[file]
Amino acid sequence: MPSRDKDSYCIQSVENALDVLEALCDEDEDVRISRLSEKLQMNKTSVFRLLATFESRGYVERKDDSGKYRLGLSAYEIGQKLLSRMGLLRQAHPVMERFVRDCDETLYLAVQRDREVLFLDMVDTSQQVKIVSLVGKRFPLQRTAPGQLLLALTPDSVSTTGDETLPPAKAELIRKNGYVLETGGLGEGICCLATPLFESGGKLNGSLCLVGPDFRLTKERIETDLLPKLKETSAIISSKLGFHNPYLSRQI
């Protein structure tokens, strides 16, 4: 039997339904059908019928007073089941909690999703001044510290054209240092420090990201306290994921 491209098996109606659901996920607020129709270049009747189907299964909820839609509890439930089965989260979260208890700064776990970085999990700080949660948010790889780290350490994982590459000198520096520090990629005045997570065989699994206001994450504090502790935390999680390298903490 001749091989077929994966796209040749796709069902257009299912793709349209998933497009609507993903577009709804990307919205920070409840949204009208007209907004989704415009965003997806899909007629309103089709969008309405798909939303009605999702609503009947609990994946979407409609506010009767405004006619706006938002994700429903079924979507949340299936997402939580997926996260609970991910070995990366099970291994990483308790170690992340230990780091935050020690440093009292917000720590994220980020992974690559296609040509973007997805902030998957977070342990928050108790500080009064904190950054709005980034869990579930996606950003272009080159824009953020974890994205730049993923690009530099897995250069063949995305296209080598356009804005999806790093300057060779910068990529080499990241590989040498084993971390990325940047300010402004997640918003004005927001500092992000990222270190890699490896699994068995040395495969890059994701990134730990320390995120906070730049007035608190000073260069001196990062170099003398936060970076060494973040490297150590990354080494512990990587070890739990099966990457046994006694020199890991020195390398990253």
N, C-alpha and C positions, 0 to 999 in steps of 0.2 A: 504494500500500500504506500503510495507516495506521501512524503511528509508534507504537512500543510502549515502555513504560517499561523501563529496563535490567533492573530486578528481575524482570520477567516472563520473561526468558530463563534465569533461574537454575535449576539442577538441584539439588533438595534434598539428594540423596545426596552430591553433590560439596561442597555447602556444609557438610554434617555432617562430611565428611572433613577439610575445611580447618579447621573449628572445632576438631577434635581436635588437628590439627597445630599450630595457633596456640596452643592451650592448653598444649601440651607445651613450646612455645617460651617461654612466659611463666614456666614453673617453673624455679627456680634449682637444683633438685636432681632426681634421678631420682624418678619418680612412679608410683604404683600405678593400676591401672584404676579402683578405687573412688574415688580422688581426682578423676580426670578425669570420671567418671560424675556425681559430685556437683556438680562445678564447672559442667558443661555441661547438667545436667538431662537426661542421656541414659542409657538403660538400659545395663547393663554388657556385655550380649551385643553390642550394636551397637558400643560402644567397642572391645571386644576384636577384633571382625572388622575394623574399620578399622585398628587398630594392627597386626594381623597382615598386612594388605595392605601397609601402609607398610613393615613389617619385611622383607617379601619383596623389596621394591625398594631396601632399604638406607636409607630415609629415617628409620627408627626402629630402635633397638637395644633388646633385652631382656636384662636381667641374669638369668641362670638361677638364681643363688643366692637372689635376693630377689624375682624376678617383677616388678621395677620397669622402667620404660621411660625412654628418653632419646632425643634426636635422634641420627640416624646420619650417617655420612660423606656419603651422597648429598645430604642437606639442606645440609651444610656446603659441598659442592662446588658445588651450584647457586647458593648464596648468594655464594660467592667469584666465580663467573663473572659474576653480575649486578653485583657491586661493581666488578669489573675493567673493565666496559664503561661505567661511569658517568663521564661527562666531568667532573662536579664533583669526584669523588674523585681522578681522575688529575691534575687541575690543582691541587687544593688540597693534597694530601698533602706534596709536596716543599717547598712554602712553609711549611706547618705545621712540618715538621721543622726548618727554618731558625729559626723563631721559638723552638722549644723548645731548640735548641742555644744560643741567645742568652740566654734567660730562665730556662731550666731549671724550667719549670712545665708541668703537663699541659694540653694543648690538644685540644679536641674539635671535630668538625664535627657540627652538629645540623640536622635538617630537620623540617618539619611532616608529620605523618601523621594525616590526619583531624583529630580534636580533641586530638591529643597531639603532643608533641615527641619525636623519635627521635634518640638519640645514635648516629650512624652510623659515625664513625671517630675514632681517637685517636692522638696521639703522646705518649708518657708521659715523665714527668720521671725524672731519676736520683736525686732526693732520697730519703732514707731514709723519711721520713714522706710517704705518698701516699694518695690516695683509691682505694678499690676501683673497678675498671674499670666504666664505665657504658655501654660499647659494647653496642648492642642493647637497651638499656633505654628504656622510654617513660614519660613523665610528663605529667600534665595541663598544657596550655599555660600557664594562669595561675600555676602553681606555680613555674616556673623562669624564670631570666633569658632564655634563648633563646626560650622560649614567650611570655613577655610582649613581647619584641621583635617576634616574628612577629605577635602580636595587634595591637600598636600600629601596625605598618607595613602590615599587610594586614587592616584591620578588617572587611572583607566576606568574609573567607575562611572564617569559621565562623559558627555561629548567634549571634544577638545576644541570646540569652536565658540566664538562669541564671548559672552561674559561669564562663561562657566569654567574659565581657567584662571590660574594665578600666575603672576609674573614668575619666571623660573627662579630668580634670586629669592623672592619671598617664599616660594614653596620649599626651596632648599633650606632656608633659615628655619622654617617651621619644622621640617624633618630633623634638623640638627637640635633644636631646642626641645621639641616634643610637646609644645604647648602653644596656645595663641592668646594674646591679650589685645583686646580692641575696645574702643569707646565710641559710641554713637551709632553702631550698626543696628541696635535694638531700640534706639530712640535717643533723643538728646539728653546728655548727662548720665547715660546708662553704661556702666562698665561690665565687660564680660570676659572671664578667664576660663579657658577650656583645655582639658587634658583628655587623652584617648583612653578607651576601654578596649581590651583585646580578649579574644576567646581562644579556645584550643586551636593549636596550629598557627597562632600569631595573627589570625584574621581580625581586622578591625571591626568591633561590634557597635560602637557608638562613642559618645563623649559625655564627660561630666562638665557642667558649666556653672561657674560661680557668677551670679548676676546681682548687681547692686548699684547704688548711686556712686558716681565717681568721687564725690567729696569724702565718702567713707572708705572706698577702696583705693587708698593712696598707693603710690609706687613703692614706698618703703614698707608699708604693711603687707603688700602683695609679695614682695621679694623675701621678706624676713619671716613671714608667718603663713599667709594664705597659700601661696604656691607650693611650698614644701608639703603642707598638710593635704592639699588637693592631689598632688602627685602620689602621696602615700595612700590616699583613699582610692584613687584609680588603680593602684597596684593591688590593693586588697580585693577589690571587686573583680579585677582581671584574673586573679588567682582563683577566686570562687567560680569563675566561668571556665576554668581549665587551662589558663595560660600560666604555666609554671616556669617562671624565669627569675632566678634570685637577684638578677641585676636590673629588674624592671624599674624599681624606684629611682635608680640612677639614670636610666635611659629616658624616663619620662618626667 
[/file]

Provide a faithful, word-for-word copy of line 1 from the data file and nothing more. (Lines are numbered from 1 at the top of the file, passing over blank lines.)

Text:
Amino acid sequence: MPSRDKDSYCIQSVENALDVLEALCDEDEDVRISRLSEKLQMNKTSVFRLLATFESRGYVERKDDSGKYRLGLSAYEIGQKLLSRMGLLRQAHPVMERFVRDCDETLYLAVQRDREVLFLDMVDTSQQVKIVSLVGKRFPLQRTAPGQLLLALTPDSVSTTGDETLPPAKAELIRKNGYVLETGGLGEGICCLATPLFESGGKLNGSLCLVGPDFRLTKERIETDLLPKLKETSAIISSKLGFHNPYLSRQI